An Interesting Update
Commenting on the study for Medscape Medical News, Julie Thorne, MD, MPH, gynecologist at the University of Toronto and family planning lead for Women’s College Hospital and Mount Sinai Hospital, Toronto, Ontario, Canada, said that it provided an interesting update to older data. “The study confirmed either what we have demonstrated in data before or what we know anecdotally from clinical practice can be true,” Thorne said.
Thorne was dismayed to see some patients report that the counseling they received was limited, though she noted that the retrospective data collection relies on patient memory. The nature of data collection does not allow for more nuanced questions regarding these experiences or control for the time between a patient’s procedure and response, Thorne added. Ideally, Thorne would like to see qualitative and quantitative prospective studies.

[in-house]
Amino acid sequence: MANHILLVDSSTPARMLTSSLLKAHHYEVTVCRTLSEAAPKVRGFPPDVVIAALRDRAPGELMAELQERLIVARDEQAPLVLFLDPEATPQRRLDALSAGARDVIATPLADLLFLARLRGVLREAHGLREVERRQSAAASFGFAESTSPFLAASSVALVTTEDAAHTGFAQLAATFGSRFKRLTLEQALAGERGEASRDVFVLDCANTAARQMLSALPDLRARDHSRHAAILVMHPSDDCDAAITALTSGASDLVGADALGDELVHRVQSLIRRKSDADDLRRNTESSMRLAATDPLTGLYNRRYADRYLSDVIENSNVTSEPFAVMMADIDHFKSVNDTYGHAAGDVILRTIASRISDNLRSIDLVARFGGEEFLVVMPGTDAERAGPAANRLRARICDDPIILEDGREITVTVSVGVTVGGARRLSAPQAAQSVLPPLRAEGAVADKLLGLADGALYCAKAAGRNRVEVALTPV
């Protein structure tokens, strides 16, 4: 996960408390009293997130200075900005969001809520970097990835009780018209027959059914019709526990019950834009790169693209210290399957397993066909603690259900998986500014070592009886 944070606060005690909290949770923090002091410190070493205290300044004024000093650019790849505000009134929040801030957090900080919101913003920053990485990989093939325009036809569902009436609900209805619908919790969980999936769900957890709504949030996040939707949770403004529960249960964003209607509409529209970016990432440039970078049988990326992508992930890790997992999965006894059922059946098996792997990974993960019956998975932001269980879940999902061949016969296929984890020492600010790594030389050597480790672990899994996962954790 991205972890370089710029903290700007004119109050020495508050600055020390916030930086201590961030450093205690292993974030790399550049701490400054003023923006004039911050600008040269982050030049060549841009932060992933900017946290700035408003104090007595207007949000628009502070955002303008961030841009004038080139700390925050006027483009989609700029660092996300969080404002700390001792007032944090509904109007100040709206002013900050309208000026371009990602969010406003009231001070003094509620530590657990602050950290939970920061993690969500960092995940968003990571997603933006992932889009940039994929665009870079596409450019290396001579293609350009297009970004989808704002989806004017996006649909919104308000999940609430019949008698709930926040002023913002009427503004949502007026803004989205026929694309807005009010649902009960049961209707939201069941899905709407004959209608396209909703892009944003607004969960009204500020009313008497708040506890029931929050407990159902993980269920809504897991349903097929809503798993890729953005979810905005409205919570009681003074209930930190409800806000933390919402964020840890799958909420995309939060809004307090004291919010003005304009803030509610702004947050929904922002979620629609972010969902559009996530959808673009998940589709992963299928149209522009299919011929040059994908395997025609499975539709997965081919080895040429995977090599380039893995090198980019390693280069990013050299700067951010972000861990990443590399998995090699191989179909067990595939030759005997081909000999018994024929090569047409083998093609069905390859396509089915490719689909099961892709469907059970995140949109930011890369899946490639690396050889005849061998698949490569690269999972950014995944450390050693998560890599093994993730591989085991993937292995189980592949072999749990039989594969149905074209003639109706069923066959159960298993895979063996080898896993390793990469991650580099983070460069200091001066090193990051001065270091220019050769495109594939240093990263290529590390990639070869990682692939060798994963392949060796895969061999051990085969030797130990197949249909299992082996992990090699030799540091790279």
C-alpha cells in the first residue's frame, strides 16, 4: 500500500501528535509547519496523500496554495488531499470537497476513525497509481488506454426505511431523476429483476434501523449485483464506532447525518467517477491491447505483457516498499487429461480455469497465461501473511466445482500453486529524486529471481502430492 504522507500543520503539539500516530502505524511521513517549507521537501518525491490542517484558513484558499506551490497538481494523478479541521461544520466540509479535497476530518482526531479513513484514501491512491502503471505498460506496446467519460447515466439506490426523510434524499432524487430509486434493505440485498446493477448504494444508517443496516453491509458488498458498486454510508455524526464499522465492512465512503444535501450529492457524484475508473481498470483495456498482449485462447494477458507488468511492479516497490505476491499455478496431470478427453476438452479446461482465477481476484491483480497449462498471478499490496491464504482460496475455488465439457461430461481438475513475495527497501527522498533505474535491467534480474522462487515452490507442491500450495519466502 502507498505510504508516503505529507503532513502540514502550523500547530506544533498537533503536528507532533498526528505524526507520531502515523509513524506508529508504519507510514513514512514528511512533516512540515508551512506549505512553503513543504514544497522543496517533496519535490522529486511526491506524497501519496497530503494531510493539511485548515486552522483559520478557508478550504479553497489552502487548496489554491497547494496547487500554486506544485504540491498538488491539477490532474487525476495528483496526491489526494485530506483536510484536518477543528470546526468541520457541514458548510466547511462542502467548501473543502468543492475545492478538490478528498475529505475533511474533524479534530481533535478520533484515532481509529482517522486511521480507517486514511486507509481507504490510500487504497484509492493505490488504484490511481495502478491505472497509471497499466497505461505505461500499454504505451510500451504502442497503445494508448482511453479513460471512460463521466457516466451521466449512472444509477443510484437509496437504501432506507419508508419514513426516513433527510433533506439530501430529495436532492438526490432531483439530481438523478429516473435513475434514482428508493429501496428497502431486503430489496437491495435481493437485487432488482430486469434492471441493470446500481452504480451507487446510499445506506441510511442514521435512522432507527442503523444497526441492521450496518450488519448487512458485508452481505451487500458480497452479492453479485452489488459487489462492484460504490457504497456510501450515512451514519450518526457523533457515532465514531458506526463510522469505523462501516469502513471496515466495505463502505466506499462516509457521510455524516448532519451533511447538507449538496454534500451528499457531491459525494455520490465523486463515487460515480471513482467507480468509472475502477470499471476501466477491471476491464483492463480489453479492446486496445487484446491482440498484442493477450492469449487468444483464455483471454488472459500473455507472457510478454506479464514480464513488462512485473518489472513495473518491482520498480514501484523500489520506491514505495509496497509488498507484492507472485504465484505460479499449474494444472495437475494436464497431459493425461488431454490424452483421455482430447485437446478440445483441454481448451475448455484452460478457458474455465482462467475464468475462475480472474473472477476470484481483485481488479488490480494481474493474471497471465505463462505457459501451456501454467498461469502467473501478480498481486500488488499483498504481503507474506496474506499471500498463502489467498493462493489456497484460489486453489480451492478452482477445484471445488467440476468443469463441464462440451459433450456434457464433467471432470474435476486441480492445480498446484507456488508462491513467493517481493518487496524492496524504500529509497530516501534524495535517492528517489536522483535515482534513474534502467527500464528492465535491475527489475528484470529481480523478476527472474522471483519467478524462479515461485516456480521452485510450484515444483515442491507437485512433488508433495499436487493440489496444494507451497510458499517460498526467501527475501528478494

Ultimately, she said, it is important for providers to have open, honest discussions with their patients about the pros and cons of contraceptive options — including permanent methods. “Tubal sterilization remains a contraceptive option that practitioners need to remember to have clear discussions around.”
Funding for the study was not reported. Rodowa reported receiving honoraria from Bayer and Organon for educational presentations on IUD use and Nexplanon. Waddington reported receiving honoraria from Bayer, Organon, Searchlight, and Duchesney for education presentations and physician training. Rodowa and Waddington did not have any disclosures to declare related to tubal sterilization or salpingectomy. Thorne belongs to the Bayer Canada LNG-IUS medical advisory board and is a master trainer for Nexplanon with Organon Canada.
Gwendolyn Rak is a health reporter for Medscape Medical News based in Brooklyn, New York.
Source link : https://www.medscape.com/viewarticle/rates-regret-after-tubal-ligation-remain-steady-2024a10002rv?src=rss
Publish date : 2024-02-08 09:28:27